It's the end of the world, as we knew it

Cleo Paskal, in Montreal, describes how extreme weather has led to a breakdown of civilisation in a country where they are used to the cold

THIS IS how my civilisation shattered. On 5 January, Day One, it started to rain. This time of the year, it should have been snow; instead, with temperatures hovering around freezing, it rained.

As the drops landed, they froze wherever they found purchase. For four days the ice built up, drop by drop. By Day Two, there was a crystal shroud on everything, two to three inches thick: cars, roads, trees, roofs, power lines.

The cables that didn't immediately break under the weight were soon knocked down by falling branches and ice-laden trees. Then the poles supporting the power lines snapped like toothpicks. And, finally, the steel pylons supporting high-tension wires crumpled.

People started to lose electricity the night of Day One. By Day Five, millions in eastern Canada and the north-eastern United States were immersed in the dark and cold. In Quebec, the worst-affected region, three million people were without power at the height of the crisis.

After the rain, the temperature dropped, and has not yet risen: it still gets as cold as -35C at night. So far 15 people have died, most from hypothermia, fires and carbon monoxide asphyxiation, and everyone without an alternative source of heat is being forcibly evacuated to shelters set up all over the province in schools, community centres, army bases, even shopping malls. There are over 100 in Montreal alone.

Any semblance of civilised behaviour disappeared with the electricity. Domestic violence has been rampant, and looting has broken out, further discouraging families from leaving their freezing homes. In the shelters, people have been stealing blankets from one another. And the price of batteries has gone up.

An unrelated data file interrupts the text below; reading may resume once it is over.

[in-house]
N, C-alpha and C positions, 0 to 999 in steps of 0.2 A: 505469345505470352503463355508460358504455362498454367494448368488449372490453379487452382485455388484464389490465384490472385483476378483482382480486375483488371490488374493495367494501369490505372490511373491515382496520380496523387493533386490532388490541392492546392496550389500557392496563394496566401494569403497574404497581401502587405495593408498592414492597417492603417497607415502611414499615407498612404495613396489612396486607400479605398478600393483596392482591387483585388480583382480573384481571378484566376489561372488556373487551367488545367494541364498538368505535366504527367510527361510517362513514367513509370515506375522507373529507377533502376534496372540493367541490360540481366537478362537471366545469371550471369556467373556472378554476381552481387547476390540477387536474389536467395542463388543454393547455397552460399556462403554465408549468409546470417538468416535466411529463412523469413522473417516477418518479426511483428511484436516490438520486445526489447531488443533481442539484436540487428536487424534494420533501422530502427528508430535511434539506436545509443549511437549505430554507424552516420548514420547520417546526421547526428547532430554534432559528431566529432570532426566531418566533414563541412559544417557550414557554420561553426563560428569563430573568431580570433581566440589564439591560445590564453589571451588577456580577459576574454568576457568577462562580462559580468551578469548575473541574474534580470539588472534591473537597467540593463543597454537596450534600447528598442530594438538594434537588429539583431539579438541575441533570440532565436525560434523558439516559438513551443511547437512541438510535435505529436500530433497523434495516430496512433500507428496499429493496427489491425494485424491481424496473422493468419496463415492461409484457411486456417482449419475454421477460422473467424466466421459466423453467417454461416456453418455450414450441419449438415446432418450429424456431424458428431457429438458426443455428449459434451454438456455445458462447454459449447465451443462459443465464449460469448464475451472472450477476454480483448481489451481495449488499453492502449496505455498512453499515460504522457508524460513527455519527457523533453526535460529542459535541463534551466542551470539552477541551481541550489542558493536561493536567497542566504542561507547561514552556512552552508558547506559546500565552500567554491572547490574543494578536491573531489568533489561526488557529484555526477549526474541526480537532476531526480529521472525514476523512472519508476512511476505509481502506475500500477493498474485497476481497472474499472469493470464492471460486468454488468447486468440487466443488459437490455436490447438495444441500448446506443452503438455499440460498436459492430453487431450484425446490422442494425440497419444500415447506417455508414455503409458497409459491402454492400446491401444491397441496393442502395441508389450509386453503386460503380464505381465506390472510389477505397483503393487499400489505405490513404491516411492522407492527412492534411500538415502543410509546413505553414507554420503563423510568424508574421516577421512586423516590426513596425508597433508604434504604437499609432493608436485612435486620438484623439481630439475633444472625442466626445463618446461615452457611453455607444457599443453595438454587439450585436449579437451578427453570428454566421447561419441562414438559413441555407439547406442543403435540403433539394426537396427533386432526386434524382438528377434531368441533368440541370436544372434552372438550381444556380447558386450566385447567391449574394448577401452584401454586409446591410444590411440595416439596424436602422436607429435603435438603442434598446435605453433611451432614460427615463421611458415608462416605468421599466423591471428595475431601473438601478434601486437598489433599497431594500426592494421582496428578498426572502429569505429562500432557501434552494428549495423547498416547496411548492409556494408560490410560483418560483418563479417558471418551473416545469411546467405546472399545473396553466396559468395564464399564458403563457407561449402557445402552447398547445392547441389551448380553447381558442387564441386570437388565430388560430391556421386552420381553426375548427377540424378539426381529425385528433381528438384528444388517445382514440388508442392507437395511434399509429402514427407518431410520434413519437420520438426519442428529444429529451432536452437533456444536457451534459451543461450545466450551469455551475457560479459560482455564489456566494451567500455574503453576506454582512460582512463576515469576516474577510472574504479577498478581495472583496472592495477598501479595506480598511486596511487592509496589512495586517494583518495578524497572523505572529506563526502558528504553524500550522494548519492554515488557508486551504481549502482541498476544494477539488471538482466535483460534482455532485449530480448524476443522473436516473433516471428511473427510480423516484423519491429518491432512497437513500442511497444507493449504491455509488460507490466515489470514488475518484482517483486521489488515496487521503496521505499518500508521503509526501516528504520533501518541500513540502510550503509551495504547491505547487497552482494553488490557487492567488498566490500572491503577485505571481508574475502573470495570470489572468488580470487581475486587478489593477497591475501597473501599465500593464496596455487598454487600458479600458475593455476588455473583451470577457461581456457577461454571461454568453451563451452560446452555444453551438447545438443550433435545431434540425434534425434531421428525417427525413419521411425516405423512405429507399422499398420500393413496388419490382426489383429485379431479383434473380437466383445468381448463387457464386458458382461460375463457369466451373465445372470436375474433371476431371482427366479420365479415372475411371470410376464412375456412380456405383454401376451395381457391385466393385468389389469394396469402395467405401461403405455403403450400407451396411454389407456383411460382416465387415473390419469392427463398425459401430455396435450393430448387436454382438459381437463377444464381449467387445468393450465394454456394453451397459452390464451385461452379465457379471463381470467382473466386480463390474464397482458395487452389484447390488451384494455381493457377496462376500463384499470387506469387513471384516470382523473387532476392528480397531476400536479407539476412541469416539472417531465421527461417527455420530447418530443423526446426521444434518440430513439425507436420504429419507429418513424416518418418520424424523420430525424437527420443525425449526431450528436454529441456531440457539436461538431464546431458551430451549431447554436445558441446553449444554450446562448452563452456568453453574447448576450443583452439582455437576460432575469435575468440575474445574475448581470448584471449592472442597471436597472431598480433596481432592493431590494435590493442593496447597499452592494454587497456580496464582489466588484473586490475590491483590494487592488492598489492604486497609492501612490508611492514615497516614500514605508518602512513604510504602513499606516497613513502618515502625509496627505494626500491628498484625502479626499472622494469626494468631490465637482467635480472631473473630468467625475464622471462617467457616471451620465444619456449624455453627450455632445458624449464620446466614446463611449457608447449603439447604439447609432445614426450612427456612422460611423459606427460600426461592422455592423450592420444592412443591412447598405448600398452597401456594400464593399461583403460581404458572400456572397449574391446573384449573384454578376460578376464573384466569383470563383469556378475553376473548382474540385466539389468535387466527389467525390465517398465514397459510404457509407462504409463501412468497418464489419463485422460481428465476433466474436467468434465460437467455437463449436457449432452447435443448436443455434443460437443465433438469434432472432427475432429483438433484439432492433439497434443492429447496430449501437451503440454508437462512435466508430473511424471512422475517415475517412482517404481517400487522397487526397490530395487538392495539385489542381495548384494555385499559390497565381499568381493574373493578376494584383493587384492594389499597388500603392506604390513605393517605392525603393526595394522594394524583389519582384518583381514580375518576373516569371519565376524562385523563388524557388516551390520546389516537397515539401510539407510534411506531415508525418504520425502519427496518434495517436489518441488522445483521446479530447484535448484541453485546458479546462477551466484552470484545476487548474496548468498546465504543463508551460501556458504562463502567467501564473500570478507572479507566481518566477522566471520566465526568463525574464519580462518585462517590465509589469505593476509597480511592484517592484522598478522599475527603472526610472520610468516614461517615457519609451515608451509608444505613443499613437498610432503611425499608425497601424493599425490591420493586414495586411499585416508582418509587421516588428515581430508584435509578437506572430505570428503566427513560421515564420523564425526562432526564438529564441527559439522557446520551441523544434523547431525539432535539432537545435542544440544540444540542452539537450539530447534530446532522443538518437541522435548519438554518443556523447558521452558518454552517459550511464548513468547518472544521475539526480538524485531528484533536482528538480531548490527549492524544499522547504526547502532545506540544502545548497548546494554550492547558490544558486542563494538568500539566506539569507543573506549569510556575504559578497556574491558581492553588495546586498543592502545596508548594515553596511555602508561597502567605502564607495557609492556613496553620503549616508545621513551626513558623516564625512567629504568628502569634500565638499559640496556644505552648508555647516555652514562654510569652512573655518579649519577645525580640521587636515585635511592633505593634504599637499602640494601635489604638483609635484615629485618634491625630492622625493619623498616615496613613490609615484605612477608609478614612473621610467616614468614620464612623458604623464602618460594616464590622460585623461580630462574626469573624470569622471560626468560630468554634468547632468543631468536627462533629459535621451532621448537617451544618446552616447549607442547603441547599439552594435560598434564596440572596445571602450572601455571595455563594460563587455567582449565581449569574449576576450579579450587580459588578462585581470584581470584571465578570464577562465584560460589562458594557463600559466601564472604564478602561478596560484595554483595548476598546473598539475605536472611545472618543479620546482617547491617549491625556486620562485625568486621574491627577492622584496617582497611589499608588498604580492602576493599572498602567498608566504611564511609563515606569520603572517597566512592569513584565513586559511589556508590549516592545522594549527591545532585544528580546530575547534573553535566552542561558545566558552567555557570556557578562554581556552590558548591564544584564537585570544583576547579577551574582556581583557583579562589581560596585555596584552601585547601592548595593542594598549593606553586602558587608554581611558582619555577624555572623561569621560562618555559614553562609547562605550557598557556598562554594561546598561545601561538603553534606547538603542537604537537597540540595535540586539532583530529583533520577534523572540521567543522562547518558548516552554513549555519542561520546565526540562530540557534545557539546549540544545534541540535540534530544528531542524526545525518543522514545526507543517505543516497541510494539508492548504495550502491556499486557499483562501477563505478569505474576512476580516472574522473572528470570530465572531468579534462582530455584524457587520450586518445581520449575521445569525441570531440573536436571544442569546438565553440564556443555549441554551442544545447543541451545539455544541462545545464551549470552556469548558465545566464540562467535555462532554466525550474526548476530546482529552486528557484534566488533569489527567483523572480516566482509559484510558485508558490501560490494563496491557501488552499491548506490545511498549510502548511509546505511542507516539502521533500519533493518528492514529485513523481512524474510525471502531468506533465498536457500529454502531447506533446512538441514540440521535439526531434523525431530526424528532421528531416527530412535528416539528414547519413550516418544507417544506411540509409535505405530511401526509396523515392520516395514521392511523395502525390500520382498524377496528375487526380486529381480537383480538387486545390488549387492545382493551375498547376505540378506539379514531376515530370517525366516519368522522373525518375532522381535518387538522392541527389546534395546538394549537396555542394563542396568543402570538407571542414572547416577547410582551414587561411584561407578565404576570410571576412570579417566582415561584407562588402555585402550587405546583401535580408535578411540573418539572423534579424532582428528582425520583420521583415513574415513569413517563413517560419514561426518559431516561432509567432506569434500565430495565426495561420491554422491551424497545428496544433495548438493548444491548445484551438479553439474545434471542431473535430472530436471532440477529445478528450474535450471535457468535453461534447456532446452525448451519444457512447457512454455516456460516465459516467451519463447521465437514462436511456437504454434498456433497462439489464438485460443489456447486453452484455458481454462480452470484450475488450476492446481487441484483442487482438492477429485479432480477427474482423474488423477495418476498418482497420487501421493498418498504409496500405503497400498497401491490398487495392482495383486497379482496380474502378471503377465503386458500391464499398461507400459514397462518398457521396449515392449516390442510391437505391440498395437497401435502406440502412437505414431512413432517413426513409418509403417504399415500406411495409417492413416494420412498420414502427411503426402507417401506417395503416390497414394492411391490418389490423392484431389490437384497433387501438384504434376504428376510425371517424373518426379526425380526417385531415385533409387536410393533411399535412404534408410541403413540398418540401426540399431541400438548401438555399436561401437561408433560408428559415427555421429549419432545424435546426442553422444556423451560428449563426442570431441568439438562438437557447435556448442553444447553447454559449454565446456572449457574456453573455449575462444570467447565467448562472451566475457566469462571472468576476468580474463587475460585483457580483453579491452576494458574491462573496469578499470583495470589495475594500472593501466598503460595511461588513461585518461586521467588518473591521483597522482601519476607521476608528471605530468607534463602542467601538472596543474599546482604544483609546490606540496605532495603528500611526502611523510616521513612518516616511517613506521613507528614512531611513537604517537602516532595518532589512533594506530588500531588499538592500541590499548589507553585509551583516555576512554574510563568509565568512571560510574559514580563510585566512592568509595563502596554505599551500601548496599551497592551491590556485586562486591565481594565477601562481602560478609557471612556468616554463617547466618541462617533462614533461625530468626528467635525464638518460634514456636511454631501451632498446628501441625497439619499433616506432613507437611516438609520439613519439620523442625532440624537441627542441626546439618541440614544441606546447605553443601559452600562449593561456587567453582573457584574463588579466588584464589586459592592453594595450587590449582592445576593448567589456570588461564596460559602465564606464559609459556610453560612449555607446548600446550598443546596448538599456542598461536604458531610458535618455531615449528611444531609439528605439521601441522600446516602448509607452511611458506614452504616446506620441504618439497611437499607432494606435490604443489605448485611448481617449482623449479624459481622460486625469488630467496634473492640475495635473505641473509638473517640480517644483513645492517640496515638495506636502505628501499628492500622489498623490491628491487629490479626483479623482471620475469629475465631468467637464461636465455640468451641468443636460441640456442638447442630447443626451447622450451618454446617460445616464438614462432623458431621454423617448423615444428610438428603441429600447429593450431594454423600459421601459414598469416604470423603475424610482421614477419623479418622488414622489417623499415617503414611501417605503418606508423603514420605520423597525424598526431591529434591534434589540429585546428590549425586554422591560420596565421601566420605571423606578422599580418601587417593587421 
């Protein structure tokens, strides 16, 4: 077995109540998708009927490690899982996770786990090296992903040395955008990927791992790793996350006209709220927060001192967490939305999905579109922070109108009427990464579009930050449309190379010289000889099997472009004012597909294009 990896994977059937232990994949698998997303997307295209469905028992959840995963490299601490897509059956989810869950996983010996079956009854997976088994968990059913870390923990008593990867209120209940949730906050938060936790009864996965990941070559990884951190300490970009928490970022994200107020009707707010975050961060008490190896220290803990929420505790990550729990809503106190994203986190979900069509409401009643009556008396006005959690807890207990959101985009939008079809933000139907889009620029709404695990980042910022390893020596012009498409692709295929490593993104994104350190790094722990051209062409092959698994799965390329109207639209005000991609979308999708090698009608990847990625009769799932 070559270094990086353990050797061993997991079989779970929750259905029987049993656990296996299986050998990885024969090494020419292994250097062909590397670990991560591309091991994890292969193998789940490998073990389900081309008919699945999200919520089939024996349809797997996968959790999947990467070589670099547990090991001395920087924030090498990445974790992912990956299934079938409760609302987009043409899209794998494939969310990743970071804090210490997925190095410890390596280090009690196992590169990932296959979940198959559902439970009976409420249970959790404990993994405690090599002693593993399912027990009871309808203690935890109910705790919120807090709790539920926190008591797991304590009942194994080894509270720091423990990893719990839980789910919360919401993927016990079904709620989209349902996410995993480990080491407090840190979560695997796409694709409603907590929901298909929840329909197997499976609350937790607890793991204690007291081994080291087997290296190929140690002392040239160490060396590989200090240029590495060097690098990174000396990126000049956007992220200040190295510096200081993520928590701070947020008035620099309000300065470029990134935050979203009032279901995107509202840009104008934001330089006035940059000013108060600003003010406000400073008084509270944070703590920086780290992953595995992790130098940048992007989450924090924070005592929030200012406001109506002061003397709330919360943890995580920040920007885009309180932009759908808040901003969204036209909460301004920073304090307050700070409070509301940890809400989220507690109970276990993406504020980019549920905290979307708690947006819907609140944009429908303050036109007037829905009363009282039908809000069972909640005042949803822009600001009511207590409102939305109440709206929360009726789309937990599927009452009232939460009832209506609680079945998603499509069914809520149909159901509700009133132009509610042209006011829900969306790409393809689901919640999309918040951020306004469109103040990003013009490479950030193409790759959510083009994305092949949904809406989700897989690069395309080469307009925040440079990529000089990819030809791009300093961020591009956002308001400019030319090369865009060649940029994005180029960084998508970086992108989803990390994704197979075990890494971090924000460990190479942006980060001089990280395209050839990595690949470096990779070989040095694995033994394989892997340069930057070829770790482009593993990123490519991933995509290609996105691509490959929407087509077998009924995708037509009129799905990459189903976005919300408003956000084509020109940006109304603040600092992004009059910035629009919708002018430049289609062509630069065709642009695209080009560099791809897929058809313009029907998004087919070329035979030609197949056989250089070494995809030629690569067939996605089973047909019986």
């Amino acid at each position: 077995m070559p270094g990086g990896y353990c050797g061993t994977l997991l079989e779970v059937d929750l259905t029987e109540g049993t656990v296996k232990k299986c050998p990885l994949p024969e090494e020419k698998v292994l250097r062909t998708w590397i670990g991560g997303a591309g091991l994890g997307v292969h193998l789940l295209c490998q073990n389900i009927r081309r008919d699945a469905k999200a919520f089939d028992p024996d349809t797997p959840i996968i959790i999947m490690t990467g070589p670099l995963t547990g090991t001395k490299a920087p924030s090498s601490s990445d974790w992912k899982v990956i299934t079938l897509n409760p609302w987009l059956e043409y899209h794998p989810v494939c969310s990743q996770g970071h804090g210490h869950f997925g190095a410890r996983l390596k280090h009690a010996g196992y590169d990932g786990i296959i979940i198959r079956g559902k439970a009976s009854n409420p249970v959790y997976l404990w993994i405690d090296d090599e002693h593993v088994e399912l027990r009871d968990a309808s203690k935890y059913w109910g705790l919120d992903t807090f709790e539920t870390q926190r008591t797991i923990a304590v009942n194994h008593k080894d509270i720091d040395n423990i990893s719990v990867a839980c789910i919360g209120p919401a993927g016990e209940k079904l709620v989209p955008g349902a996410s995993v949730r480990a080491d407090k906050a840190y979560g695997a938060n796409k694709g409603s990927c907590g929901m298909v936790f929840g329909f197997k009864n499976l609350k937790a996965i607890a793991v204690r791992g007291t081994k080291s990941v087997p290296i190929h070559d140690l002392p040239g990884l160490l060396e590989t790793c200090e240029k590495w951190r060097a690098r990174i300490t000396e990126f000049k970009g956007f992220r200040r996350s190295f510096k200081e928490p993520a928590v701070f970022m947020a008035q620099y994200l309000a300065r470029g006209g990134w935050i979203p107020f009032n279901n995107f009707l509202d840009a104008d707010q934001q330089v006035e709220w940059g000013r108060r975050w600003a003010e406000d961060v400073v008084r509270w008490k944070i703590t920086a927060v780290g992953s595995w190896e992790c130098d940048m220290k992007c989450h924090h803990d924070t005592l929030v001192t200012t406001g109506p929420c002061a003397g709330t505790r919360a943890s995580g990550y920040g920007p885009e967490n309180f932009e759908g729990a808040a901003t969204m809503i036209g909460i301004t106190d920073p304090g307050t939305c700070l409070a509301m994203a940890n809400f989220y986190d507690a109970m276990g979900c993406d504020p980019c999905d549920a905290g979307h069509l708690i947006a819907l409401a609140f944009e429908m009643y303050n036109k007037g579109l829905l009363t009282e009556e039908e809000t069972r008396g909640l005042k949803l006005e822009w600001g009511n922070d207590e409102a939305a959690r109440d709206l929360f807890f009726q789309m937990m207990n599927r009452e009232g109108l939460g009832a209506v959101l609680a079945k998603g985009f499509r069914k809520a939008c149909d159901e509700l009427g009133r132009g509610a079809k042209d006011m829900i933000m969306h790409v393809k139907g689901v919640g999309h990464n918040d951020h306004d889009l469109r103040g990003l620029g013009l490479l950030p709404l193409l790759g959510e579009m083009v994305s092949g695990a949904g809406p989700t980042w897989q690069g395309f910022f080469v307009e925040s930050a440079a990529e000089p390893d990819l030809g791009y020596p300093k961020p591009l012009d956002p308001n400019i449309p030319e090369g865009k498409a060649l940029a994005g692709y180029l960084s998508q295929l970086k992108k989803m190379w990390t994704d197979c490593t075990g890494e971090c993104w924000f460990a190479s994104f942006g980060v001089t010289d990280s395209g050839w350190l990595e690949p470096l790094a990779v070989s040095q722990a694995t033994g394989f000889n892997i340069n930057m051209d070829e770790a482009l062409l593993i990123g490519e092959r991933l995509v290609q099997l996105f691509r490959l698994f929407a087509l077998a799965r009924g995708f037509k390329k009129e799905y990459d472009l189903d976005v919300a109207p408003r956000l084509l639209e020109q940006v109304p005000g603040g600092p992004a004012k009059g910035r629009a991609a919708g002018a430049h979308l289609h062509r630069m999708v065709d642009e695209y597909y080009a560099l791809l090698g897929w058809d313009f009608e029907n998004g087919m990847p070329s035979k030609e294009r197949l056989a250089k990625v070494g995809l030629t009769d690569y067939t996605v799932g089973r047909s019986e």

In the largest peacetime mobilisation in Canadian history, 15,000 members of the armed forces have been deployed, with the power to detain looters and to compel people to leave their homes. The soldiers are clearing away forests of dead trees, evacuating the seriously ill, setting up field kitchens, rebuilding generators and providing security in blacked-out areas.

Lack of power hasn't simply meant no lights or heat but, in many cases, no water, no petrol (because the pumps at service stations are out of action), nowhere to buy food, no postal deliveries and, sometimes, no phones. Hospitals, full past capacity, are running off generators, surgeries have been cancelled and the blood supply is critically low.

On Day Six, tap water was declared unsafe to drink. We were supposed to boil the water for five minutes before drinking it: a cruel irony for those with electric stoves. Since the beginning, CBC radio has been broadcasting survival information 24 hours a day, advising listeners to sleep as many as possible in a tent pitched inside their houses to conserve body heat. I now know too how to cook off a car engine, burn nail polish remover for heat and make a candle out of a potato.